Novel WLL Architecture Based on Color Pixel Multiple Access Implemented on a Terrestrial Video Network as the Overlay

Novel WLL Architecture Based on Color Pixel Multiple Access Implemented on a Terrestrial Video Network as the Overlay

Rajarshi Sanyal (Belgacom Group, Brussels, Belgium), Ernestina Cianca (Department of Electronic Engineering, University of Rome Tor Vergata, Rome, Italy) and Ramjee Prasad (Department of Electronic Systems, University of Aalborg, Aalborg, Denmark)
DOI: 10.4018/jitn.2013010105
OnDemand PDF Download:
No Current Special Offers


Light waves of different wavelengths and frequencies manifest in various colors. Color can be formulated electronically by video processing technologies for the purpose of multimedia, image processing and entertainment. Optoelectronic devices like DWDM use optical signals of various wave lengths for conveying data symbols from one end to other. The big question is: Is it feasible to implement color synthesized by the video systems for the purpose of telecommunications? In this paper we propose the ‘Color Pixel Multiple Access’ scheme for the radio access network and Color Pixel Multiplexing for core network, by implementing electronic color as a tool for addressing and bearing data overhead. The present day video systems that can generate millions of colors, in its electronic form have been utilized to set up a wireless network, serving mobile stations or computers as its nodes. The state of the art Wireless Local Loop deployments are based on the traditional cellular technologies. However there are limitations in terms of intricacy, cost and time to deploy .In this paper, the authors introduce a Wireless Local Loop architecture employing the proposed CPMA technique on existing overlay video/television network. Further we corroborate the advantages.
Article Preview


In telephone networks, the leg between the local exchange and the subscriber’s equipment in called the local loop. Traditionally, the last mile reach has been realized by copper. With increasing number of subscribers and the cost of laying the copper cables or fibers, this has been replaced by wireless connectivity in many places. Hence it is referred to as Wireless Local Loop (3GPP2 S.R0024). The WLL technology should not restrict service support to telephone service only, but must enable broadband multimedia services, such as high speed internet, iTV, telelearning, telemedicine etc.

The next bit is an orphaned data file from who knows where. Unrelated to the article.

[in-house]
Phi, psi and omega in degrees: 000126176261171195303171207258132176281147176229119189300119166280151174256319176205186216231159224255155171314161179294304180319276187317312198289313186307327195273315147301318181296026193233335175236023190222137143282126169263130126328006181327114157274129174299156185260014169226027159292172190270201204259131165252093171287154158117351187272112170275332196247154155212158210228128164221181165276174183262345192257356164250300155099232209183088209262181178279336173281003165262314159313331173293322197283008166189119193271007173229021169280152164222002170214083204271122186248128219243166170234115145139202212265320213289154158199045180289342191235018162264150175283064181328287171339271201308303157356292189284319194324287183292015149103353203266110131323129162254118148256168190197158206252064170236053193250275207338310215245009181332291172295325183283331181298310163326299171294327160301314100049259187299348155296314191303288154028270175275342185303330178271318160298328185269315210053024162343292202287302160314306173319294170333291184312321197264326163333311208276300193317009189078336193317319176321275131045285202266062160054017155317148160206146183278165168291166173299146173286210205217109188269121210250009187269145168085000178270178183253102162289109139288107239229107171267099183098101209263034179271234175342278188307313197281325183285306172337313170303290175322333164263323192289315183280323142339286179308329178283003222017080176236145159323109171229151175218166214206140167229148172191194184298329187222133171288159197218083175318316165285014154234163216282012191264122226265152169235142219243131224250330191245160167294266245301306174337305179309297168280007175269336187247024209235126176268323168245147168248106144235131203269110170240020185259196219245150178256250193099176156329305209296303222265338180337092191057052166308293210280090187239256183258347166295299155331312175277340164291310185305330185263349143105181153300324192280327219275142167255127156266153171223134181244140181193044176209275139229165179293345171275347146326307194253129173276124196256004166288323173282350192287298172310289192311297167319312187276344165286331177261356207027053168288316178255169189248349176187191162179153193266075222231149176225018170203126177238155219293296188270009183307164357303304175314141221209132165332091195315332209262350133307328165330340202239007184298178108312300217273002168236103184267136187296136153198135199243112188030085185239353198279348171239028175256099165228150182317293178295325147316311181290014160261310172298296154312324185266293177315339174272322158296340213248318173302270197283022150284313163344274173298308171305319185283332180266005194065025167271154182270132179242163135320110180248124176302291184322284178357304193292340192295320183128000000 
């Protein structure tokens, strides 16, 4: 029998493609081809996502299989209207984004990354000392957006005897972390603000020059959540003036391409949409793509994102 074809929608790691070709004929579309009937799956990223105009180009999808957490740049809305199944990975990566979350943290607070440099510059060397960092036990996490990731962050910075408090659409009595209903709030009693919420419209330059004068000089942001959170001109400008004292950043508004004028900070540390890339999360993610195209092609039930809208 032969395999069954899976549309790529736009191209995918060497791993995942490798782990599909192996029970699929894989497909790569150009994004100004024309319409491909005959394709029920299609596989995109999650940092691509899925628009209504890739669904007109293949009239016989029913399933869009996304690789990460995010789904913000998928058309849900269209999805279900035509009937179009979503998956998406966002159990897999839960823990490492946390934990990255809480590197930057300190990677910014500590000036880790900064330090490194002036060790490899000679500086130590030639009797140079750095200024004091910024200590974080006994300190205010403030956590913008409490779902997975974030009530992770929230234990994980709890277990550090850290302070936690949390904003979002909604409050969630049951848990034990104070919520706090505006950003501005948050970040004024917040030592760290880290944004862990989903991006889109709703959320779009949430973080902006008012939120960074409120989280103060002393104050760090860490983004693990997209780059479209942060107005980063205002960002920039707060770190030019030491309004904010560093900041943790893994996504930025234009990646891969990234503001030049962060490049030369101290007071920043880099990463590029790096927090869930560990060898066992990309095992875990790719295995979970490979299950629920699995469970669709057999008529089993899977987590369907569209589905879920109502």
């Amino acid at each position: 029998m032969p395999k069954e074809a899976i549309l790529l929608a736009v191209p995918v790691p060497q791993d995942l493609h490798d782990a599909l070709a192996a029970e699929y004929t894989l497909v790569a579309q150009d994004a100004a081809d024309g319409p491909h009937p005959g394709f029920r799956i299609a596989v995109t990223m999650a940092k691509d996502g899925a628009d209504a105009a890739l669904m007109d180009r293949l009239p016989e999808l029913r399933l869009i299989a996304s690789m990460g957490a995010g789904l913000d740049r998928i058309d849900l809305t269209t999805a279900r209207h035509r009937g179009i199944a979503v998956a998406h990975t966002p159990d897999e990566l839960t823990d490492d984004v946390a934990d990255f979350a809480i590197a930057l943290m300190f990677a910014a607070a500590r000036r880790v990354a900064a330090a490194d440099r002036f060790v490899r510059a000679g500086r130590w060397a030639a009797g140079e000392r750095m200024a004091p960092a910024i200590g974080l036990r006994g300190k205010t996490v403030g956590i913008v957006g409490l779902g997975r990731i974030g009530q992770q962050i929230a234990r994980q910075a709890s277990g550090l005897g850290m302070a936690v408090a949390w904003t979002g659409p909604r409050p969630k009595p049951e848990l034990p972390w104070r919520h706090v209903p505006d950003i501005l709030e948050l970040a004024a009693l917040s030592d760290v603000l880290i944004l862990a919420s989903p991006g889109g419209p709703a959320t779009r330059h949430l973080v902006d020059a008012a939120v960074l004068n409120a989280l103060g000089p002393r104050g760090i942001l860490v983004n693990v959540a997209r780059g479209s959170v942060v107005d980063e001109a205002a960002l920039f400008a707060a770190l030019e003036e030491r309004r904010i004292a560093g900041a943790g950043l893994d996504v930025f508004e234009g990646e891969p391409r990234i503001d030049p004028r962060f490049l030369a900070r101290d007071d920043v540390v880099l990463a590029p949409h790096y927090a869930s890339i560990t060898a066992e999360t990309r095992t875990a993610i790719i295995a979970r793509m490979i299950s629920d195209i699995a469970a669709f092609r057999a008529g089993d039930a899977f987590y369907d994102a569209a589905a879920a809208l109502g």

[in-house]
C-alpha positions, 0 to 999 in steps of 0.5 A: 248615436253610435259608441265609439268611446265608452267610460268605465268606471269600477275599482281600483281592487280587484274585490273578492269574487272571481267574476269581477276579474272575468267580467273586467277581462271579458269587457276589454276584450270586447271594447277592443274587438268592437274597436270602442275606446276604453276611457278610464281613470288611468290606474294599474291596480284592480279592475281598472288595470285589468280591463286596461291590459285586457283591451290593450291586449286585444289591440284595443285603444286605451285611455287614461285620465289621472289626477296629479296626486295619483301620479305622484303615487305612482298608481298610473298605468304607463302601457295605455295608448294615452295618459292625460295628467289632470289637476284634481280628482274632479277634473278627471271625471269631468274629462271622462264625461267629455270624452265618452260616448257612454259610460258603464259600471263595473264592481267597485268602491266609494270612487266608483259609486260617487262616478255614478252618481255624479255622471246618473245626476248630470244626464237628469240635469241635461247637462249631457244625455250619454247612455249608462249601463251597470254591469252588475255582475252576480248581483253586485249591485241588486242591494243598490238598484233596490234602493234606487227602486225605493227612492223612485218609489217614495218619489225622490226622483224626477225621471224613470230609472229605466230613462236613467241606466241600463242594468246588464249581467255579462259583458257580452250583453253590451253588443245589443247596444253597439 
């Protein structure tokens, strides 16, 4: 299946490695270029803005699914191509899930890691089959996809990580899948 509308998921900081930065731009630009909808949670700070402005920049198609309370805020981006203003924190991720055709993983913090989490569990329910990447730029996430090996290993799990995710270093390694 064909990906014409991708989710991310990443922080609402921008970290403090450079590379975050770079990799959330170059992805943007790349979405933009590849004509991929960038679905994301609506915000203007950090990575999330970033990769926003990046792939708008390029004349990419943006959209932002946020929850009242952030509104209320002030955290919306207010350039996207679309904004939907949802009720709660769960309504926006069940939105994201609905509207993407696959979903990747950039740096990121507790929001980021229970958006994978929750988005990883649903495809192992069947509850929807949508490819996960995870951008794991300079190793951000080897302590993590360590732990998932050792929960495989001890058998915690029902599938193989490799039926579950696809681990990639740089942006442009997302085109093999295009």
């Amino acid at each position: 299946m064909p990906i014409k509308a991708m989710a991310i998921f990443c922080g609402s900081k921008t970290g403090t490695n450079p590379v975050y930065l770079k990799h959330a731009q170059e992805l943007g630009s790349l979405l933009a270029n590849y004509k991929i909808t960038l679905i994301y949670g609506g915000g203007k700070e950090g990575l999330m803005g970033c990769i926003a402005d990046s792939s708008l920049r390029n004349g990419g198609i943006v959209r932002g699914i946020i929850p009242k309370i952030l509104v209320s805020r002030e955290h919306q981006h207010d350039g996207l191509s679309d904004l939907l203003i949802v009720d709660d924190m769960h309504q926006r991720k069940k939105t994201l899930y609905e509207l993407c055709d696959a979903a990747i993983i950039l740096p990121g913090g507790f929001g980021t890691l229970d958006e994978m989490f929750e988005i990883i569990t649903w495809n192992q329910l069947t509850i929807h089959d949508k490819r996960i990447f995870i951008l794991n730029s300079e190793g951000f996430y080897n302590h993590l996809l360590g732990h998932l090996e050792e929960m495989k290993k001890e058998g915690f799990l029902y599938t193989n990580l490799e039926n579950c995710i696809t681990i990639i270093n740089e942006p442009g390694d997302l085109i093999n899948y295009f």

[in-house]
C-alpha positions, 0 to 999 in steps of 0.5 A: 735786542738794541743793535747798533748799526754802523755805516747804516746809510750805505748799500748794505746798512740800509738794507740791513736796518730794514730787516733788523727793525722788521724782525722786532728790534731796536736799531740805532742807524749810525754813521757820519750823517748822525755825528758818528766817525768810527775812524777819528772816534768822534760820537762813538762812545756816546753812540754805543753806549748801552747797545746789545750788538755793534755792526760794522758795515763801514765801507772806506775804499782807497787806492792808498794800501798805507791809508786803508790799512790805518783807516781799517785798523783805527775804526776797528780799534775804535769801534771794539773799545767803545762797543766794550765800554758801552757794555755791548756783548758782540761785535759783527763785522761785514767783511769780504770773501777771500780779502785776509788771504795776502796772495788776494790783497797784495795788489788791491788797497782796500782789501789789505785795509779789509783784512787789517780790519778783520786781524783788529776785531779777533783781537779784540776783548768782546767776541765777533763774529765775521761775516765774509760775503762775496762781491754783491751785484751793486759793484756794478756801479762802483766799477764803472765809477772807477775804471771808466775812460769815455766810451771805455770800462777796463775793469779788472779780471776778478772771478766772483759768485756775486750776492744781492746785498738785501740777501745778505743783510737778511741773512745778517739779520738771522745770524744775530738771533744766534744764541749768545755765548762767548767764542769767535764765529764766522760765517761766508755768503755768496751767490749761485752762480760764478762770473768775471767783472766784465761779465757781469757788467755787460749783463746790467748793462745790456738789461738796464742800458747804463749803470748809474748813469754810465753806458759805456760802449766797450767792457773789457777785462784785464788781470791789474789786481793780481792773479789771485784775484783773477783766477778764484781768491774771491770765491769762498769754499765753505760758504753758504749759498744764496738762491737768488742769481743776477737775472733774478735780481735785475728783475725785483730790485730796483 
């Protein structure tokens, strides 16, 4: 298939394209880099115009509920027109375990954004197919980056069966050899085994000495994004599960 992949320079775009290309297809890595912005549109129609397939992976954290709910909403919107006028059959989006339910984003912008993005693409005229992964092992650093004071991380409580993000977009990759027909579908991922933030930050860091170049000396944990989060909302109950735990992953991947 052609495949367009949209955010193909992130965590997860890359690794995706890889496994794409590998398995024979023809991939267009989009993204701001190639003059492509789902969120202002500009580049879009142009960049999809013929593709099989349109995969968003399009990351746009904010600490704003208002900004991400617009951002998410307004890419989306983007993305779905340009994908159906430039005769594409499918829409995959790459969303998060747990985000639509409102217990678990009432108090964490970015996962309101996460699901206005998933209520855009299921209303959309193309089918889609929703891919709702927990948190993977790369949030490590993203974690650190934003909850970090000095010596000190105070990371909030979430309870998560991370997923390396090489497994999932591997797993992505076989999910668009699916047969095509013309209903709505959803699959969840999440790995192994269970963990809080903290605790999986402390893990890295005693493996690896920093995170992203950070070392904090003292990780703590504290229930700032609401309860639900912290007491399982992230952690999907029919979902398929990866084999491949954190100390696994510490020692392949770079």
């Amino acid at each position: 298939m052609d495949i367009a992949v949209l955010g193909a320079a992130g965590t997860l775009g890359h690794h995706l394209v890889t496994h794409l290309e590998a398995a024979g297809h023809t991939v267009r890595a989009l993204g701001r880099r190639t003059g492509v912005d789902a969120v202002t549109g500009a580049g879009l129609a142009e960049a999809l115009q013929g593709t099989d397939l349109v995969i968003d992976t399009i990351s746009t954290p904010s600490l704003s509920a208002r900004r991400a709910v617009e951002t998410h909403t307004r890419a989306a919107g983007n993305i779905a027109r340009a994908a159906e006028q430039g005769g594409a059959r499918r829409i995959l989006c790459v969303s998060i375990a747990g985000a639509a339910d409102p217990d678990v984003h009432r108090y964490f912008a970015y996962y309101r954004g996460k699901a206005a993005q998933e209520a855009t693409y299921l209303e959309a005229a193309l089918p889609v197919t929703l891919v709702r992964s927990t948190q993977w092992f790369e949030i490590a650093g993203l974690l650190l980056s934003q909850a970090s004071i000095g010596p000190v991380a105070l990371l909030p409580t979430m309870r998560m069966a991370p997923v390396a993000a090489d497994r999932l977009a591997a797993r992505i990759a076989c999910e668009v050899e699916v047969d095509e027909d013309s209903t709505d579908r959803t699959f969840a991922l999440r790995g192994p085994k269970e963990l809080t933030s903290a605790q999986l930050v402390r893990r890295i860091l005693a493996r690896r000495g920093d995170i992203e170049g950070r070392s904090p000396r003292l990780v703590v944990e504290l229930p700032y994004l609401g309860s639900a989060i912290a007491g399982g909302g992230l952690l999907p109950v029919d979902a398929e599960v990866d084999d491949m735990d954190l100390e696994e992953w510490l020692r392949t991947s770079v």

Local Multipoint Distribution System (LMDS), Satellite systems, stratospheric platforms, Digital Enhanced Cordless Telecommunications (DECT), Personal Access Communications System (PACS) and Personal Handy phone System (PHS) are generally chosen as possible WLL technologies.

Most of the WLL networks implement the traditional cellular access technologies, namely W-CDMA, TDMA, GSM or CDMA. These technologies were developed to support full scale roaming and hence involve complex process of mobility management. In a WLL network, mobility management is not the key player. But since they are deployed using the state of the art mobile network technologies, all the associated cost and intricacy of deployment and operations exist hence, it is time to look beyond the state of the art to realize a technology more compatible with the requirements of WLL and to achieve substantial optimization of resources.